McLaren Win British Grand Prix
McLaren driver, Juan Pablo Montoya, has won the British Grand Prix at Silverstone. Montoya reportedly told his McLaren team he was going to win the Grand Prix and beat Fernando Alonso before the race started. According to commentators he did both in style.
The McLaren driver beat Renault’s Fernando Alonso into second place, while Montoya’s team-mate, Kimi Raikonnnen, claimed third making it an all Michelin podium at Silverstone. Ferrari was the only Bridgestone supplied team to feature in the top eight, with Michael Schumacher taking sixth and Rubens Barrichello taking seventh.
The world champion admitted there is no end in sight when it comes to Ferrari’s lack of competitiveness. “If you look at the lap times we were doing in the race, it doesn’t look very good for us,” Schumacher said. “We have been moving backwards in the last few races not forwards. We have to admit we are not good enough.” The BBC has reported that many F1 observers believe Ferrari’s problems are caused by their Bridgestone tyres, which are considered to be less competitive than the Michelins used by the other top teams.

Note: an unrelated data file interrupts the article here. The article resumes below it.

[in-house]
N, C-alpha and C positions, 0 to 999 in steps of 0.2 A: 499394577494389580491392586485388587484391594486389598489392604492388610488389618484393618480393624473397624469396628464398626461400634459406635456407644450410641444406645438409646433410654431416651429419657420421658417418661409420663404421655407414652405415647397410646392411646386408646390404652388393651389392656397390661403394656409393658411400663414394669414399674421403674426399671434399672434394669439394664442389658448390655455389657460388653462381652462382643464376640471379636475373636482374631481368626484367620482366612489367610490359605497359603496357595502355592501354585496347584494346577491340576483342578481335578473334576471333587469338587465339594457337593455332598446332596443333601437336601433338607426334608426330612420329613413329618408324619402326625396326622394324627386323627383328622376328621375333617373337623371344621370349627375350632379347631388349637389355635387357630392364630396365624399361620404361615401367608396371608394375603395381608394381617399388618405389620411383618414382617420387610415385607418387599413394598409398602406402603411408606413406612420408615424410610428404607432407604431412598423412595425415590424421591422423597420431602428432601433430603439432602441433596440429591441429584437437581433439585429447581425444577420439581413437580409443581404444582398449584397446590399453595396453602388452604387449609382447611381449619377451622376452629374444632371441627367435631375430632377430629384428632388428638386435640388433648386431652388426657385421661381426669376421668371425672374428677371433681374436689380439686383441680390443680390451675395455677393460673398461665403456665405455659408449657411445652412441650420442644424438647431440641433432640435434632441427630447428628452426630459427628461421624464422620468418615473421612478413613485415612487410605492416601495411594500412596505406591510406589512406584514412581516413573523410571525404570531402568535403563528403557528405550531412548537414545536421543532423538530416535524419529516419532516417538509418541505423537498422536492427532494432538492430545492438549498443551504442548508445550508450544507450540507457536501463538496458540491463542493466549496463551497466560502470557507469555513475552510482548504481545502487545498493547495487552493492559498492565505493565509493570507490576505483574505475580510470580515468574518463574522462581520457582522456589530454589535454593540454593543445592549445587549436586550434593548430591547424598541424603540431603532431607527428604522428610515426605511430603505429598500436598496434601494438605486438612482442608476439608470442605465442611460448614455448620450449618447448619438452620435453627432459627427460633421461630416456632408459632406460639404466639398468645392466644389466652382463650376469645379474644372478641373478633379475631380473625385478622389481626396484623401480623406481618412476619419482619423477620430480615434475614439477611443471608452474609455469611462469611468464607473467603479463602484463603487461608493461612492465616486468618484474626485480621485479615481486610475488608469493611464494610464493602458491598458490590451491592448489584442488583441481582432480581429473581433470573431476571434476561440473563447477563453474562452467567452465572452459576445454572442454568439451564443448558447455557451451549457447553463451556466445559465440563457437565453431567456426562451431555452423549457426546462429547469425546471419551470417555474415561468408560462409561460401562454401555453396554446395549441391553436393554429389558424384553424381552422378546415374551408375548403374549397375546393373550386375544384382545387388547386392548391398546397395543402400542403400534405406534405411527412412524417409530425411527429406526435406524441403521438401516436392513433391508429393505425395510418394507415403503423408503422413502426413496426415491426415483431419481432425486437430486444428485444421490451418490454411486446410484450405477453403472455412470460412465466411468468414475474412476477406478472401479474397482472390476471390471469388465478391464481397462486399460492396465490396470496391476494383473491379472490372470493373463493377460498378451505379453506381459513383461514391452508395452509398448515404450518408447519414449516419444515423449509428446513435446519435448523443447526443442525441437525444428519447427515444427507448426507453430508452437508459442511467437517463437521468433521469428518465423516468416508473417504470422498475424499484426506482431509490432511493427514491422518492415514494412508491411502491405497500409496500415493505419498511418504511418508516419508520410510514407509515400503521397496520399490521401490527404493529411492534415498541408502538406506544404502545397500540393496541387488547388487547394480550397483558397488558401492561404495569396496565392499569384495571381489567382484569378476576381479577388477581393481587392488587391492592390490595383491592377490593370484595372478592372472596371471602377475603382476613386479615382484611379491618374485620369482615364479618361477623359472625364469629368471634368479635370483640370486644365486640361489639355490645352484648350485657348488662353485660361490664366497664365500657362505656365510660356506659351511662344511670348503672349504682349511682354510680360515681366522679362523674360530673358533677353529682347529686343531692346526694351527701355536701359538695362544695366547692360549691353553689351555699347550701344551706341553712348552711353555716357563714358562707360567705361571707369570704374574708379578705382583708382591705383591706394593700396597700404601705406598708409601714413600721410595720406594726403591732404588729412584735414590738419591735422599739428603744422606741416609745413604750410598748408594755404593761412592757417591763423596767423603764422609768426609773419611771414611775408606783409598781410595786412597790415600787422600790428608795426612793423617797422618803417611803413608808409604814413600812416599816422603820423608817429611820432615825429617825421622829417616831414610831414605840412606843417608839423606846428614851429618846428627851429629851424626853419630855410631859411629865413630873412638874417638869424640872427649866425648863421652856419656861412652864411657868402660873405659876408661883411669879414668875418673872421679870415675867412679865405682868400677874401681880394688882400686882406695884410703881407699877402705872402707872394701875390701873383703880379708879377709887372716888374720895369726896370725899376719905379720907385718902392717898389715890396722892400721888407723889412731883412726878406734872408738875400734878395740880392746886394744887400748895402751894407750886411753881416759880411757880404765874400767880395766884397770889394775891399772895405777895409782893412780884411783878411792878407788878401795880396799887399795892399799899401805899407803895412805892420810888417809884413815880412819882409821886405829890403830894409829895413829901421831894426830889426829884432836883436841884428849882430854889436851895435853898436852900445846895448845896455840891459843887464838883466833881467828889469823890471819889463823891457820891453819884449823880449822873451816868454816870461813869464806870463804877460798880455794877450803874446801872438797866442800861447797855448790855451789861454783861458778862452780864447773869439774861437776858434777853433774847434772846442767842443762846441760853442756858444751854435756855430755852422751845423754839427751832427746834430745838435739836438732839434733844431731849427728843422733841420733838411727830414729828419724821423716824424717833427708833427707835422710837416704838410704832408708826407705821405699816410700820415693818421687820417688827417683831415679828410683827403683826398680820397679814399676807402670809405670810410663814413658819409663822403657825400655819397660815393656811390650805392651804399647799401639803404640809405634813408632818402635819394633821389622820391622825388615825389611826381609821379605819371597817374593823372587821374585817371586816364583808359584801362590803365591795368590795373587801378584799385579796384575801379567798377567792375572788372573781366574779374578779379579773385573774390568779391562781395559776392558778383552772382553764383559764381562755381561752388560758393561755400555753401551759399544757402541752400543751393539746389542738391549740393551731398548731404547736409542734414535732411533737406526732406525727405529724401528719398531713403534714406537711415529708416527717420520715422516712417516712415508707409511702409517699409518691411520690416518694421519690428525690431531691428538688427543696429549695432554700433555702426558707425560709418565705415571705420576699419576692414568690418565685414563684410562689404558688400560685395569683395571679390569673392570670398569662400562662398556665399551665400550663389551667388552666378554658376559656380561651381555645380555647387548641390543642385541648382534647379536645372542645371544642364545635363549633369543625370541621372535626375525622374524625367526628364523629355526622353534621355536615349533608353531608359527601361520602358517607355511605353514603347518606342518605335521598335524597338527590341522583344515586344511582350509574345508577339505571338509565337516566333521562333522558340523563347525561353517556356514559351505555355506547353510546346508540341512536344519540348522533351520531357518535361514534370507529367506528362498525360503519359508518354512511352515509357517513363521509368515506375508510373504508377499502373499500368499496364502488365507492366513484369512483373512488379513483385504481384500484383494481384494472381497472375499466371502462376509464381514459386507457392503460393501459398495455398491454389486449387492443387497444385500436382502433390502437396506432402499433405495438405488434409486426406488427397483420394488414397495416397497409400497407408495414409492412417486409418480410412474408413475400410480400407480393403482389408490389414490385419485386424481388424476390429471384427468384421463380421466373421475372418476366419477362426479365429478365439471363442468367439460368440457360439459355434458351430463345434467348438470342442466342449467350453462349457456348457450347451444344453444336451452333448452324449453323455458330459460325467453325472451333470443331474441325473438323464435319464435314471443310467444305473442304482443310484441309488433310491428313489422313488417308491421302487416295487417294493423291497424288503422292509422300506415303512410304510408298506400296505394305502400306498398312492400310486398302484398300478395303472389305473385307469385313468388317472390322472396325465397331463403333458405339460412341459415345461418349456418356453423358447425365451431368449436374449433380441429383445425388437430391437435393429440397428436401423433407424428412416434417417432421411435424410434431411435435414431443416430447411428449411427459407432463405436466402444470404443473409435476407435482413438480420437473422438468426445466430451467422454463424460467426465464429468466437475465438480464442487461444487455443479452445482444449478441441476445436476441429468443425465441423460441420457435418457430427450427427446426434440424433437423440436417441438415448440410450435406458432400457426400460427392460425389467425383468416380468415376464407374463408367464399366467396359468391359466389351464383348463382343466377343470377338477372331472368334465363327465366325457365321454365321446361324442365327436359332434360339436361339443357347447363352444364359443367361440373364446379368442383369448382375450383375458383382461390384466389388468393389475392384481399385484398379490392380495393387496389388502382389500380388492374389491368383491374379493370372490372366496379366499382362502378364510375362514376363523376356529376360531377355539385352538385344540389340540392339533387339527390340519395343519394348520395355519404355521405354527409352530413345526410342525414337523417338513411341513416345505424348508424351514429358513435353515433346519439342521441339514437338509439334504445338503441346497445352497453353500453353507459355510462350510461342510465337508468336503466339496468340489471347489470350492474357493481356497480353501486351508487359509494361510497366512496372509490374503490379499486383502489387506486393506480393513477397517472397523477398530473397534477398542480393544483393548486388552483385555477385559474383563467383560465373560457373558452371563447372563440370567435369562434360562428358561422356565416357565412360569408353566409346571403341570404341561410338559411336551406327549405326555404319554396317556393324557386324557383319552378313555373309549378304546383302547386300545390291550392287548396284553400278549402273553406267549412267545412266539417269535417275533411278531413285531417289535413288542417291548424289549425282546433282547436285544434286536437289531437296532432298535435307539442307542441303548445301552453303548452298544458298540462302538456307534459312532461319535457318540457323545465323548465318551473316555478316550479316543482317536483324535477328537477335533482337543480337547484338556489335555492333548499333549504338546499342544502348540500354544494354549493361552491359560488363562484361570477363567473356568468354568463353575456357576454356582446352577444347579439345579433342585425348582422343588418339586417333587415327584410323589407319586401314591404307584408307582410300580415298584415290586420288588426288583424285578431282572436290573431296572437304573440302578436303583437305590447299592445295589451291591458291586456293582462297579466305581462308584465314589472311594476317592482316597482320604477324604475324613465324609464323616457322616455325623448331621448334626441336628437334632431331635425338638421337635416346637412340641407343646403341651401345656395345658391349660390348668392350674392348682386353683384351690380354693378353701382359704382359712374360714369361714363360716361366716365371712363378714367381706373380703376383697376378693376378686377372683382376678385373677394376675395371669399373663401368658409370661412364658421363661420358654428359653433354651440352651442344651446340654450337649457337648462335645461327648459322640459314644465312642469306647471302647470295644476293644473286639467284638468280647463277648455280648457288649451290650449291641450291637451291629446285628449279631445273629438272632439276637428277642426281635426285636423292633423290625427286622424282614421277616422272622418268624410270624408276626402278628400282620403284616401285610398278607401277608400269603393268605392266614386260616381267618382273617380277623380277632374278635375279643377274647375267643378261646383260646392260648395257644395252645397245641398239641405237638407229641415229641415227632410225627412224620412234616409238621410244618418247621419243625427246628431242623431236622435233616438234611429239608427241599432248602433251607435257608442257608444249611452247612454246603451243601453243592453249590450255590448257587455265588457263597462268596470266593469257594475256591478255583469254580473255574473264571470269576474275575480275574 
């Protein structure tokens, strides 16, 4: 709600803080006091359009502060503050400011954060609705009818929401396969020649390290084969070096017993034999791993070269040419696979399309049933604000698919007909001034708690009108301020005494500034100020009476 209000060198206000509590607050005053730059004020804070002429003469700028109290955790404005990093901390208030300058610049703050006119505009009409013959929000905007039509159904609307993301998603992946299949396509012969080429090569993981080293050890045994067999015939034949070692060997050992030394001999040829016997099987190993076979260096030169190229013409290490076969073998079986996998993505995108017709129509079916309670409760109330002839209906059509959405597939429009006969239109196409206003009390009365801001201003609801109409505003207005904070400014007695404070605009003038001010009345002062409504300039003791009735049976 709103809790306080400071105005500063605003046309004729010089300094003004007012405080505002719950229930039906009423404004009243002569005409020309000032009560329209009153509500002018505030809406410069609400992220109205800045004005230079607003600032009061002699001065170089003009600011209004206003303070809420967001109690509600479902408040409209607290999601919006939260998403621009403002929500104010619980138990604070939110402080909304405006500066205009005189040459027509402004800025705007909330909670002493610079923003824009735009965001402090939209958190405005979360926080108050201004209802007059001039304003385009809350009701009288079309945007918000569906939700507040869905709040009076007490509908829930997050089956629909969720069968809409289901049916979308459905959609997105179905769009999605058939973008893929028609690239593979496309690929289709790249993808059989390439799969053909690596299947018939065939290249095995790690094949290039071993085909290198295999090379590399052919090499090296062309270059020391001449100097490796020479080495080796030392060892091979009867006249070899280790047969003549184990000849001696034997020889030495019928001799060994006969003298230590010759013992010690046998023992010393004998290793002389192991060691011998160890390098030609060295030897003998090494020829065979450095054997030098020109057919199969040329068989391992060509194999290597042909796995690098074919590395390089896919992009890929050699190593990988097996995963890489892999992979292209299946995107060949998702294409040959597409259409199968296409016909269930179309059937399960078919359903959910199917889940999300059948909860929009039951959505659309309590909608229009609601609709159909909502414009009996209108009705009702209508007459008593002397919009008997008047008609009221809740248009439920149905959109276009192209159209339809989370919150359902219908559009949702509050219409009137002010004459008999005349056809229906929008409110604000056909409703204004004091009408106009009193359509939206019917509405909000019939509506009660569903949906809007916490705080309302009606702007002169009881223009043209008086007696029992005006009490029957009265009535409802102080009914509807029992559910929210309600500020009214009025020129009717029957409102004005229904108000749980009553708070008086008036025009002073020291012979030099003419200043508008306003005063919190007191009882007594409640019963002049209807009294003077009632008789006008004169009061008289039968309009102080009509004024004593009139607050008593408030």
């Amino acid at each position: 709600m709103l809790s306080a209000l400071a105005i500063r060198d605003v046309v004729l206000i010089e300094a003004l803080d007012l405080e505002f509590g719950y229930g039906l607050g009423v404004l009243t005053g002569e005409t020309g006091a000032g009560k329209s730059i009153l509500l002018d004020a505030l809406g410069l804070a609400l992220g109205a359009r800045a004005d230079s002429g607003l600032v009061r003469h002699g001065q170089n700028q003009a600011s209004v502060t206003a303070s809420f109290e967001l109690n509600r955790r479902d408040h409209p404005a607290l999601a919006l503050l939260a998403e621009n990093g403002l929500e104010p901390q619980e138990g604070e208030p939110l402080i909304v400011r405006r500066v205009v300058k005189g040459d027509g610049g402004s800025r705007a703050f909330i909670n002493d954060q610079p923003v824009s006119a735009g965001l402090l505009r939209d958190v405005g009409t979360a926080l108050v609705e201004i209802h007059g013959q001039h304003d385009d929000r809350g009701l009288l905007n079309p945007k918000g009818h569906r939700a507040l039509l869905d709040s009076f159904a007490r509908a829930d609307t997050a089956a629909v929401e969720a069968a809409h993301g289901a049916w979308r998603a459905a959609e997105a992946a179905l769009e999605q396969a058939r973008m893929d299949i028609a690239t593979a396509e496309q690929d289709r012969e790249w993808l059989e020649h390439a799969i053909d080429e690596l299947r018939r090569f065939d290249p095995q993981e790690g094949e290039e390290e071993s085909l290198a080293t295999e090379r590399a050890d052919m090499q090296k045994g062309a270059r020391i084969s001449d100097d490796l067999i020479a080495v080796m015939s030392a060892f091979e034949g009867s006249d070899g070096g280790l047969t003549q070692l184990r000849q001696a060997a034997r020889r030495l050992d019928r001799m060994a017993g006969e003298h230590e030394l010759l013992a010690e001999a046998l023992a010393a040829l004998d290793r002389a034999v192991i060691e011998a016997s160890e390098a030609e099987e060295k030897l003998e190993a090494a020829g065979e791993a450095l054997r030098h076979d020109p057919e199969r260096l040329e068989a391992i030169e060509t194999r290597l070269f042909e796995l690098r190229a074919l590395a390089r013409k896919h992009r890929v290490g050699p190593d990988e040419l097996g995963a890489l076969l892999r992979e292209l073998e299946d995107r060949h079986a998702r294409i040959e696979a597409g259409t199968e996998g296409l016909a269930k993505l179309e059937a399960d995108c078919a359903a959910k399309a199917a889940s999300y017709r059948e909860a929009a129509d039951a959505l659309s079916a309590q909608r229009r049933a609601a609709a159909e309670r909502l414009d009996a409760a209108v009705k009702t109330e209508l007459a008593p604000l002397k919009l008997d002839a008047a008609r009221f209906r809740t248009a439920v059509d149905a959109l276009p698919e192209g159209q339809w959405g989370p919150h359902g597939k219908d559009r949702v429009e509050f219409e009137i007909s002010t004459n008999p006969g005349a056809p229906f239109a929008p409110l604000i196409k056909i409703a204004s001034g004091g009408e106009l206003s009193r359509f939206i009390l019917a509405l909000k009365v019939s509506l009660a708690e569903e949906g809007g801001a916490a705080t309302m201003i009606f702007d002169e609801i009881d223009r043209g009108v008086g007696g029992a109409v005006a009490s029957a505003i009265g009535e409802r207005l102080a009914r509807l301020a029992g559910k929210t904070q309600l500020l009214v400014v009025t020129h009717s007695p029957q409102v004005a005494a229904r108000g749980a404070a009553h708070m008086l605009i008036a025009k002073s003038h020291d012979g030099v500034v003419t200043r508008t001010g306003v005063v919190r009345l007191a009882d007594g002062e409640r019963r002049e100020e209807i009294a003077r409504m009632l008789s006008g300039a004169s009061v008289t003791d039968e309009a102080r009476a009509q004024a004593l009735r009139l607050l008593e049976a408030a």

“There is an element that we are the only prime customer of Bridgestone. It is a sensitive and controversial subject and people will say, perhaps quite rightly, that that’s your own fault. But when you have such a substantial change in the tyre regulations, there is a steep learning curve and Bridgestone has one partner contributing to the learning curve. Michelin and their teams have the benefit of a group effort. We were wrong-footed by the regulations and other teams have done a better job,” Ferrari team boss Ross Brawn added.
Meanwhile Jenson Button has ruled out a move to Ferrari or any other team unless he can win the world championship with them. After finishing fifth at Silverstone, BAR-Honda will hope to keep hold of the driver, but he could leave for Williams next year and he was linked with a surprise move to Ferrari over the weekend.
However the driver himself appears to be staying put, for the time being at least: “If Ferrari are the sixth best team next year I have no reason to move apart from a nice company car. That’s not really enough, is it? I want to be with the best team, whoever that is.”